But at the heart of it is our inability to be righteous before God, and how that plays out into our life. It’s about honesty before God, and becoming agents, not blockers, of God’s love.

I do feel burdened by worry caused by my own inability to trust God and act. I feel very called on to act, very unequal to task. Give me strength.

Ezekiel 13

These chapters are each a “word of the Lord” and end with “then you you know that I am Lord”, a phrase I associate with an almighty thud, like an anvil falling in a Warner brothers cartoon.

Today’s will be the exposure of false prophets, the ones who are selling comfort and peace.

Those are good things, unless they are works of the imagination that mislead people, give them false hope, are motivated by being invested in the power and wealth structures of the status quo, and lead people to act against their own best interests.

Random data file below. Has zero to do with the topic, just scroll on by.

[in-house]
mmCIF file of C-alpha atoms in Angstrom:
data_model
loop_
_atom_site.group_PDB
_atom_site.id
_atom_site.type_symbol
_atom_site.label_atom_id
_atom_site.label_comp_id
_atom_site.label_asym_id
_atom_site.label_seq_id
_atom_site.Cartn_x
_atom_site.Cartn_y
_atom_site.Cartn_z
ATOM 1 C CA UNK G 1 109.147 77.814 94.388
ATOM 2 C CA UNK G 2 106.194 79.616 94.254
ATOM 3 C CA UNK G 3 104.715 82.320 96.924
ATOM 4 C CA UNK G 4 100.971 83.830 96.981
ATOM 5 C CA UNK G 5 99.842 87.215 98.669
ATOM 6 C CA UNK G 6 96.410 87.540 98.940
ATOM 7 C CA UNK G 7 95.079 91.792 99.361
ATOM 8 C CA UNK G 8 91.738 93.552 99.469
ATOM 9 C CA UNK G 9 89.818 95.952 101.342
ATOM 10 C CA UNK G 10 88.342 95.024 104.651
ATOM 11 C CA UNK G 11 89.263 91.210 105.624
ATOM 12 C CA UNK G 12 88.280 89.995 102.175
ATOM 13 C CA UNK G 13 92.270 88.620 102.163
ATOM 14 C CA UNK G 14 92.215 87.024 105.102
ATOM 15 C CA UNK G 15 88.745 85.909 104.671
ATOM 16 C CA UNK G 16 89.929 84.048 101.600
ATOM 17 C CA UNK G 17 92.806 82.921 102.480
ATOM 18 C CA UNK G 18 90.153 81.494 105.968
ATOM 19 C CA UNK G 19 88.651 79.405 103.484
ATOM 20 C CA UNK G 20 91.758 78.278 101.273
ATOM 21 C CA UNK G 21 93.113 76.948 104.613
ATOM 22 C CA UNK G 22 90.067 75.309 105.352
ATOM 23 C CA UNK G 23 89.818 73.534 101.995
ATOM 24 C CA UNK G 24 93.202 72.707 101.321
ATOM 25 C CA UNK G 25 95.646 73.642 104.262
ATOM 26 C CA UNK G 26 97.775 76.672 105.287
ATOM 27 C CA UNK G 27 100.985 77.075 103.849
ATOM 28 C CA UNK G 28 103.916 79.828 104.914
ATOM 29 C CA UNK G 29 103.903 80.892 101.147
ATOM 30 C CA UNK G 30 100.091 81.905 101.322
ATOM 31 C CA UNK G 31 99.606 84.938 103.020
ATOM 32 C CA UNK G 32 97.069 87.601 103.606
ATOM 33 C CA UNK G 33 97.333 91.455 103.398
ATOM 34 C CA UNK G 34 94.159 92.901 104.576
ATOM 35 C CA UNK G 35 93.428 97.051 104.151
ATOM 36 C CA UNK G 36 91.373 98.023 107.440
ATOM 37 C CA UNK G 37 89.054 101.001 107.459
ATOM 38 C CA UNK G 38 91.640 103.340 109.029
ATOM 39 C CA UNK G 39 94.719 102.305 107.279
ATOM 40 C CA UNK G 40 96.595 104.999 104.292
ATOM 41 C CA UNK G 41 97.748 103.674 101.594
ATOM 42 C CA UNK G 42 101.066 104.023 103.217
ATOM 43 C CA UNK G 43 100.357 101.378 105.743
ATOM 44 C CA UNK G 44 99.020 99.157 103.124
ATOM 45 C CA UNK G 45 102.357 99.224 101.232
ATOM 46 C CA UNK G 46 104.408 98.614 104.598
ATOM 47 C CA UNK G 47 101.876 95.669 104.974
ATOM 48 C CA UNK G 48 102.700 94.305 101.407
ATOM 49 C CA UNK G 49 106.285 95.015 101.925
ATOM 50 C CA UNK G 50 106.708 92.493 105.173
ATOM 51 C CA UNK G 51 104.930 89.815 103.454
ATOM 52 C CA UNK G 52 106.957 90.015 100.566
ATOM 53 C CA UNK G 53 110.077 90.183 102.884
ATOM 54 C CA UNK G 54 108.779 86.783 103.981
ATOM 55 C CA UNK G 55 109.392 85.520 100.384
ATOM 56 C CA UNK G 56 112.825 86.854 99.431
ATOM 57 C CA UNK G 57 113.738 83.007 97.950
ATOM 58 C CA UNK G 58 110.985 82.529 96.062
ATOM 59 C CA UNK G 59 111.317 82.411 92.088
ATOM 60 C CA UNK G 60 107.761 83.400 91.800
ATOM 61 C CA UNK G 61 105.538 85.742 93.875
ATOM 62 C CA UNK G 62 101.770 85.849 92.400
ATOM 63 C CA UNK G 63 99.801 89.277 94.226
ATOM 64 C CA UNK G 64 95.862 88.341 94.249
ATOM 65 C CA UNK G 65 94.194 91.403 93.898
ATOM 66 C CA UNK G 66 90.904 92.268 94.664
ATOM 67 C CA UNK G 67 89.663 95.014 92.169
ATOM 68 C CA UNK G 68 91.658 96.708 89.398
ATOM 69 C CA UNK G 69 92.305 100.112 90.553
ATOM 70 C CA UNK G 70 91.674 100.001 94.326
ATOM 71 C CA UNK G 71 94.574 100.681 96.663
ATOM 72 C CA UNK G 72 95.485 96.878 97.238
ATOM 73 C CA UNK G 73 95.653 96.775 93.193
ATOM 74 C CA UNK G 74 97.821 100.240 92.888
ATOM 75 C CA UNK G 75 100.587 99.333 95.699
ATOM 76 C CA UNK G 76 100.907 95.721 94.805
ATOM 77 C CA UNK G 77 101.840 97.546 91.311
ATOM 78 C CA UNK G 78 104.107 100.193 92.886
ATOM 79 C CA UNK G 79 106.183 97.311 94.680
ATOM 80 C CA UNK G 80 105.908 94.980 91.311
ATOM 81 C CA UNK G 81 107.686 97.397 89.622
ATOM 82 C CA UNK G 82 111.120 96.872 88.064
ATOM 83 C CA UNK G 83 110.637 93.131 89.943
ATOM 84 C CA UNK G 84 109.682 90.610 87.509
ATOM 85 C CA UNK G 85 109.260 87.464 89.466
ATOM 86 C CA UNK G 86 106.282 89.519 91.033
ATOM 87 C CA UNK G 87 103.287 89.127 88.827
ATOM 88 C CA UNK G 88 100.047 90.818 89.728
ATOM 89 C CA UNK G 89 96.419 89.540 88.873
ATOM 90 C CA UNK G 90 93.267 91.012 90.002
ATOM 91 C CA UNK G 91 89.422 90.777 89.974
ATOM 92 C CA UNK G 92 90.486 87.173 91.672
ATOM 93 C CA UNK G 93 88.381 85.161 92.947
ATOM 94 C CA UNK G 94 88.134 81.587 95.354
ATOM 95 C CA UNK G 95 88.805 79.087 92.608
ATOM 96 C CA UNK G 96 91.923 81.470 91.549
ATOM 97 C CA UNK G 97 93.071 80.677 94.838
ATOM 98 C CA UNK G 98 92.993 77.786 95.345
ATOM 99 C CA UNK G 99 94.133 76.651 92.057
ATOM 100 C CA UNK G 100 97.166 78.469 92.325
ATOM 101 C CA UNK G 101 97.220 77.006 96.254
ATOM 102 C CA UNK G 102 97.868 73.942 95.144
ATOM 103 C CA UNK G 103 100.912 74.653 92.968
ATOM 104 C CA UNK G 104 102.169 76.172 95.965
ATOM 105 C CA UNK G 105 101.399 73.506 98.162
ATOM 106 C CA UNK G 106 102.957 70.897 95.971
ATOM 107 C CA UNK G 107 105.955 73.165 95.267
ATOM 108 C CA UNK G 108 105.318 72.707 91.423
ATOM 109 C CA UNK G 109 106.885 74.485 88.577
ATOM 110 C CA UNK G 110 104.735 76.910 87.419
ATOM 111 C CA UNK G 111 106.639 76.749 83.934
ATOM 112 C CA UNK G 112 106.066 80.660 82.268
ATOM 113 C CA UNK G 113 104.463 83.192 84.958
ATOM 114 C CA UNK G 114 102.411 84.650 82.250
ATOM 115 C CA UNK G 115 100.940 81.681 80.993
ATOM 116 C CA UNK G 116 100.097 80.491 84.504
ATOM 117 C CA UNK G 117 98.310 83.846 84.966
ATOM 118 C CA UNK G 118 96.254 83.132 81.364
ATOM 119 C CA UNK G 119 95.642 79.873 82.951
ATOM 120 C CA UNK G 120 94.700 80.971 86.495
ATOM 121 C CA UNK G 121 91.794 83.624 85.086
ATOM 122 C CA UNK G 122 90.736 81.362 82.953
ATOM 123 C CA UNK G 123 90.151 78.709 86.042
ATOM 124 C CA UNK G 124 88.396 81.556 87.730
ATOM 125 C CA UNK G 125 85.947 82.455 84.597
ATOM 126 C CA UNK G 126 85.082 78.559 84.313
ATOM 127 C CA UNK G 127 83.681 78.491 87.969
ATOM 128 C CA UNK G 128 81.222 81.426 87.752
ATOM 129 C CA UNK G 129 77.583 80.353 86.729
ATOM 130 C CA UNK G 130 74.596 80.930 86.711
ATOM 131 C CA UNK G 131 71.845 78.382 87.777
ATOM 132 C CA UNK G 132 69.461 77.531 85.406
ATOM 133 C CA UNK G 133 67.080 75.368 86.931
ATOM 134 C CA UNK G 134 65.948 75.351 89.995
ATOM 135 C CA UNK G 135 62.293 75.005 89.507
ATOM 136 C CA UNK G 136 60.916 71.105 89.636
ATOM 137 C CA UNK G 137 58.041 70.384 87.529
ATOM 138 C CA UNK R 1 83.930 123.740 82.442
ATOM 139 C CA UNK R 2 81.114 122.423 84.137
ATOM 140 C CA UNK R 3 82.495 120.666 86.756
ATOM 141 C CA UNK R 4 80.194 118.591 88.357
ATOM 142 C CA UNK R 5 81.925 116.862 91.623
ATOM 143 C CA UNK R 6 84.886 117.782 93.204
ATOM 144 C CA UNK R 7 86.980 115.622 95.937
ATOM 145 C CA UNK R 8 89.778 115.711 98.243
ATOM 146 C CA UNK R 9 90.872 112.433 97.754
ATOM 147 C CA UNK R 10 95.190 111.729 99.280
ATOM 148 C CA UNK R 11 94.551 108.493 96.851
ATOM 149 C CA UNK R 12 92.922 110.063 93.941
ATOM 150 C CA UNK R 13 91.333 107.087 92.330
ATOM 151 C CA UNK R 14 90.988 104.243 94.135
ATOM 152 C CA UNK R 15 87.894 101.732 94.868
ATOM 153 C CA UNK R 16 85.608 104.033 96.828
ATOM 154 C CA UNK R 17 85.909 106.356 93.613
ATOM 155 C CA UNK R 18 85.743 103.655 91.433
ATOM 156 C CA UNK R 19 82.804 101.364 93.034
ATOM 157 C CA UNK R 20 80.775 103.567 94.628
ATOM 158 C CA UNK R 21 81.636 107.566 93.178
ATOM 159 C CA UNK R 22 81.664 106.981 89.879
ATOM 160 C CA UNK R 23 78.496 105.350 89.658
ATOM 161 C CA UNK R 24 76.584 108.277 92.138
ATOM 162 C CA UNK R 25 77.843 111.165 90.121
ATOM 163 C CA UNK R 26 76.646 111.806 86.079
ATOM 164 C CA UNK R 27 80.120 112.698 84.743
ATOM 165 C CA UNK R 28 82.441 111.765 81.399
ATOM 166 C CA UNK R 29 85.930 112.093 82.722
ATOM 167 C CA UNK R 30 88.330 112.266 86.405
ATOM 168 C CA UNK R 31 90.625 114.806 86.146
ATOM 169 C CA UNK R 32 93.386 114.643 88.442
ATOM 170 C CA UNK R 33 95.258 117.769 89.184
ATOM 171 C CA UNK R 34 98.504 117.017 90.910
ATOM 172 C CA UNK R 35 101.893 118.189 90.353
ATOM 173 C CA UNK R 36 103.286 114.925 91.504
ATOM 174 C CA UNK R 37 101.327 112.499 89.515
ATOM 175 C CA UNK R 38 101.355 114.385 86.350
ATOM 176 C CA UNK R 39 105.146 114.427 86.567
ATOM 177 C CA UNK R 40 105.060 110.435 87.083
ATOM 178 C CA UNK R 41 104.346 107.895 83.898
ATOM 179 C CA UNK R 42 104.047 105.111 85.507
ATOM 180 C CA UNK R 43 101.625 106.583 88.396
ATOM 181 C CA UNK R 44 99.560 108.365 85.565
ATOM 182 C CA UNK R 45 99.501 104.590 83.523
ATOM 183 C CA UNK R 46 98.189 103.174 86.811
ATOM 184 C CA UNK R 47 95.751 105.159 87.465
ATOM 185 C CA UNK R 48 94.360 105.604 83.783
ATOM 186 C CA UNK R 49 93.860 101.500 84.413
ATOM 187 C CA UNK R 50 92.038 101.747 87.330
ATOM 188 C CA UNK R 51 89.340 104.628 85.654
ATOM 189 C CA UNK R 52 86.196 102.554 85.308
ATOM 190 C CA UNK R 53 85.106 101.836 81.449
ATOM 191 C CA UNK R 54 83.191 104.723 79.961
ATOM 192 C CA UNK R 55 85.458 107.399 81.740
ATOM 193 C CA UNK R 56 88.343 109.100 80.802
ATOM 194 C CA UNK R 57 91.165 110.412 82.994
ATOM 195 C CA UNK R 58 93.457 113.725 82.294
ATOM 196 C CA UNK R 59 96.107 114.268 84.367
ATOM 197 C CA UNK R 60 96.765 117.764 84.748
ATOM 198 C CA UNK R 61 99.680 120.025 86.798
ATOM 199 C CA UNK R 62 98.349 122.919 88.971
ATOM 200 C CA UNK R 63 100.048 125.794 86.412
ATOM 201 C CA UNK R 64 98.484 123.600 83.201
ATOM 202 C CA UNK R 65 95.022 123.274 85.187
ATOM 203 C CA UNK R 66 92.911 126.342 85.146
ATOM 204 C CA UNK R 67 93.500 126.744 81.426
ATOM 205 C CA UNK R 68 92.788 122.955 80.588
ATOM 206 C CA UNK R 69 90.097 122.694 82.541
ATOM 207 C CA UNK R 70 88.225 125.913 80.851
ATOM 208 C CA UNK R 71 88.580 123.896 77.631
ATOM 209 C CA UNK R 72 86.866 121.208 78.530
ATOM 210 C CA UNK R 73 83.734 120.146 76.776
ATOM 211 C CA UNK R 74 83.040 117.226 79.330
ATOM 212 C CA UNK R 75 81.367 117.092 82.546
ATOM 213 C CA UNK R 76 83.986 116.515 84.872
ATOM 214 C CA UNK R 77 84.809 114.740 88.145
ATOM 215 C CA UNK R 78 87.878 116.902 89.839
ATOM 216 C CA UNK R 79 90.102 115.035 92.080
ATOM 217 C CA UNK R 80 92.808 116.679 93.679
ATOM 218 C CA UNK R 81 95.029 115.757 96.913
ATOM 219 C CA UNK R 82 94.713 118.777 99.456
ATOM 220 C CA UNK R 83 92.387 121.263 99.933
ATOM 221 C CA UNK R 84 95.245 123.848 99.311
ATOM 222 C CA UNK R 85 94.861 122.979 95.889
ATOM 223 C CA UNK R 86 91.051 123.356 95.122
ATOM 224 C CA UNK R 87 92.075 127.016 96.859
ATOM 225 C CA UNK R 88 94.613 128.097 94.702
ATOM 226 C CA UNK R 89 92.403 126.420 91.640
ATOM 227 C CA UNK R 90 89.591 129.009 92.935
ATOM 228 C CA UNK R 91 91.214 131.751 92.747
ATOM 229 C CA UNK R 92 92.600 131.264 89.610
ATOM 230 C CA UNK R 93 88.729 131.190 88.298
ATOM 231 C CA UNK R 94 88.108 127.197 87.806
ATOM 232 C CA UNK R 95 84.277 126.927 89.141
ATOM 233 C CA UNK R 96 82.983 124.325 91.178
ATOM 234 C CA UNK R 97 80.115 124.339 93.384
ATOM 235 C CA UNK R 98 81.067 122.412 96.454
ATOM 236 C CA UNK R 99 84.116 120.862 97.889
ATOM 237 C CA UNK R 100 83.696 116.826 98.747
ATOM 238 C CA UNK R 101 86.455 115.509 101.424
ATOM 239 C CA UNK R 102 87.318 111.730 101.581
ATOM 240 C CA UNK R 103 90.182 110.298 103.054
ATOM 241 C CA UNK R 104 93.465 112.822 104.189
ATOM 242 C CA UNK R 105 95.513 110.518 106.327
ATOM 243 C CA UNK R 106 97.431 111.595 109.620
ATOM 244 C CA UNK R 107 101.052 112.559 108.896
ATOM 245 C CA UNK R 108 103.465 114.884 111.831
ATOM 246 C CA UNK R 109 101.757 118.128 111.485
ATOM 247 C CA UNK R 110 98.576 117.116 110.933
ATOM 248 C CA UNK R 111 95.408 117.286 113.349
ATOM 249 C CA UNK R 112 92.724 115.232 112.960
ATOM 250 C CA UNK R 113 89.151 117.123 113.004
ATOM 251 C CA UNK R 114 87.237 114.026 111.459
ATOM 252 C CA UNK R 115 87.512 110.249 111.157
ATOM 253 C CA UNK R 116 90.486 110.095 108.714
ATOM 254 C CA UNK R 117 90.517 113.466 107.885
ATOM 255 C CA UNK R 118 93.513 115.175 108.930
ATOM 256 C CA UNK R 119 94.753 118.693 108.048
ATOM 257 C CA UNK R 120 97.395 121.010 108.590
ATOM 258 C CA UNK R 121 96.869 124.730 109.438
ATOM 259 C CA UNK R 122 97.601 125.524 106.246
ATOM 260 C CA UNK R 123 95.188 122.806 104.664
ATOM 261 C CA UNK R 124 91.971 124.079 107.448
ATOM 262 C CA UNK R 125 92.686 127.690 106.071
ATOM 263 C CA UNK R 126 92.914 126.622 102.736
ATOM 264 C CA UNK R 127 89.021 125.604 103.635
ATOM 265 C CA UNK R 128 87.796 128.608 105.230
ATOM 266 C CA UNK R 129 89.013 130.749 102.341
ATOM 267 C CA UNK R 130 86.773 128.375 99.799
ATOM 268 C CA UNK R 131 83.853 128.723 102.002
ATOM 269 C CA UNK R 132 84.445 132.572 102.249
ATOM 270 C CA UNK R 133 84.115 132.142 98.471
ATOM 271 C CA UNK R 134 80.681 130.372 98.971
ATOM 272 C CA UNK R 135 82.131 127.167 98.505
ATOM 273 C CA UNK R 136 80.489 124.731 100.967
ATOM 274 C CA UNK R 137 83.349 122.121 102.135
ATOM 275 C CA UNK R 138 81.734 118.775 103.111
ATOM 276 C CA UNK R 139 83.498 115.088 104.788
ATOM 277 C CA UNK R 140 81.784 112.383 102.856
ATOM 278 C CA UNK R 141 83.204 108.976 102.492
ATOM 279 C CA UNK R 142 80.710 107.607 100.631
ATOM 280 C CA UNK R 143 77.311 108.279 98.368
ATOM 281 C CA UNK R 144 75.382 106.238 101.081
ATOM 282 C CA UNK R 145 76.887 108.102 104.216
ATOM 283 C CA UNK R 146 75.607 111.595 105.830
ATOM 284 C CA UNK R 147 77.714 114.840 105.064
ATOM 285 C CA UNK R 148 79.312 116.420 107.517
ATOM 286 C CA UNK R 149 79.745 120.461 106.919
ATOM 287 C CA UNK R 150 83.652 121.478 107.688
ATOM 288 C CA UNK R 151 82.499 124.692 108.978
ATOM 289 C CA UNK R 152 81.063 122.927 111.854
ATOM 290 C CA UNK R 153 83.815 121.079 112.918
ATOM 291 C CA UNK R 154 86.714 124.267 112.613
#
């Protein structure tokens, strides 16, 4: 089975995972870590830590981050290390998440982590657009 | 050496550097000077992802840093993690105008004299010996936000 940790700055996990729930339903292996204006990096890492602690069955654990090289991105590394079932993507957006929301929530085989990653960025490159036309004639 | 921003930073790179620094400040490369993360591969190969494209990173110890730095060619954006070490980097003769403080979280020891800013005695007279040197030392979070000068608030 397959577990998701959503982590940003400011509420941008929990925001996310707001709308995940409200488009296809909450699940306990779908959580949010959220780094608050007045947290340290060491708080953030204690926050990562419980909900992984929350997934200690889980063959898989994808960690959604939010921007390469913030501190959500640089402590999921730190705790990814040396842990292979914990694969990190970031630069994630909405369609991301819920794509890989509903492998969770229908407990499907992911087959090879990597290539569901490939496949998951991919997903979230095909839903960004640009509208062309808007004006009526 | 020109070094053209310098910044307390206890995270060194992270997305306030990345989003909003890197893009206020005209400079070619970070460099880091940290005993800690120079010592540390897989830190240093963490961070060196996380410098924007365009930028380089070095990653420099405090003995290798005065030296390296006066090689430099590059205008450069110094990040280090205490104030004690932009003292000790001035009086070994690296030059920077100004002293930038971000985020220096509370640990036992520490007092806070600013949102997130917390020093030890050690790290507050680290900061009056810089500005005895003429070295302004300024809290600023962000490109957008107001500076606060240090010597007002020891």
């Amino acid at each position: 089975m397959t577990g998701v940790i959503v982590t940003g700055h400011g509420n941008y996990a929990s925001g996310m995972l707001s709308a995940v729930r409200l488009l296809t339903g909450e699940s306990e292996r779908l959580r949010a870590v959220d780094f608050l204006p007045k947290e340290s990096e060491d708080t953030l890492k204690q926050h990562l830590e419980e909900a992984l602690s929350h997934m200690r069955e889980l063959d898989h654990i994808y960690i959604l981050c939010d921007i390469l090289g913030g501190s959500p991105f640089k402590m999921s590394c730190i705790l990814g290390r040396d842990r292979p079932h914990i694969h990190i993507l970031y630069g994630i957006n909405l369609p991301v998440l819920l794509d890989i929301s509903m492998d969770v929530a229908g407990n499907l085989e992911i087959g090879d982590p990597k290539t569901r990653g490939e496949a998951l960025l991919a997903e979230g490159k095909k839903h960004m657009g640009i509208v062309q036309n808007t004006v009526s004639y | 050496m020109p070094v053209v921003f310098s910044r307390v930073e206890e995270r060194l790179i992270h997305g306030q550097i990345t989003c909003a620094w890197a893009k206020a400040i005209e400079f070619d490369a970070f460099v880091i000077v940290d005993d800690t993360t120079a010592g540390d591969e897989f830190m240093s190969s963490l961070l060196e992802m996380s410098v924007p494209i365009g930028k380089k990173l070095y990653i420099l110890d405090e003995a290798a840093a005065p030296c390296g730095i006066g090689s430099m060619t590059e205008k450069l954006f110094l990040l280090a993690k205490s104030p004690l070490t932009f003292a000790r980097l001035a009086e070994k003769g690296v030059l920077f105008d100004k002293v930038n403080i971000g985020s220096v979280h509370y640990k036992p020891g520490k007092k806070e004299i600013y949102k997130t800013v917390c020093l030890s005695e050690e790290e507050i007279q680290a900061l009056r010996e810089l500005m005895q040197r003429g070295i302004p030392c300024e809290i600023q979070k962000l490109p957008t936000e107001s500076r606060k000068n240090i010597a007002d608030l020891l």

Climate change deniers come to mind, in the modern world.

In the church I suppose wishy washy theology comes to mind, people who know more than they let on about the love of Jesus, because of the gospel’s tendency to divide opinion. There are some prices too high for a positive vibe.

And I don’t say that easily, as someone who values it more than many.

A lot of the chapter is taken up with a wall metaphor. Very apt, considering they lived in a walled city under threat of siege.

God talks about the folly of whitewashing over weaknesses to gain false comfort, rather than acknowledging risk and danger, and actually making a strong wall.

As someone who has always lived in old houses in a termite prone area, I know all about walls that are held together just by paint. It’s amazing how plausible they can look, and how easily they crumble.

I got cathartic with my boss at work yesterday at our regular meeting, and it felt like such a good thing. I’m a conflict avoider, and he’s worse! He wasn’t going to raise it. But I jumped in at the end. We’ve been struggling, and the whitewash of smiley patter just hasn’t been cutting it.

I think we strengthened the wall, I hope so.

Ezekiel 8

Ezekiel sees visions of idolatry in the temple. It’s a condemnation of fake religion, hypocrisy. It’s when your symbols and structures of faith have no actual faith happening in them.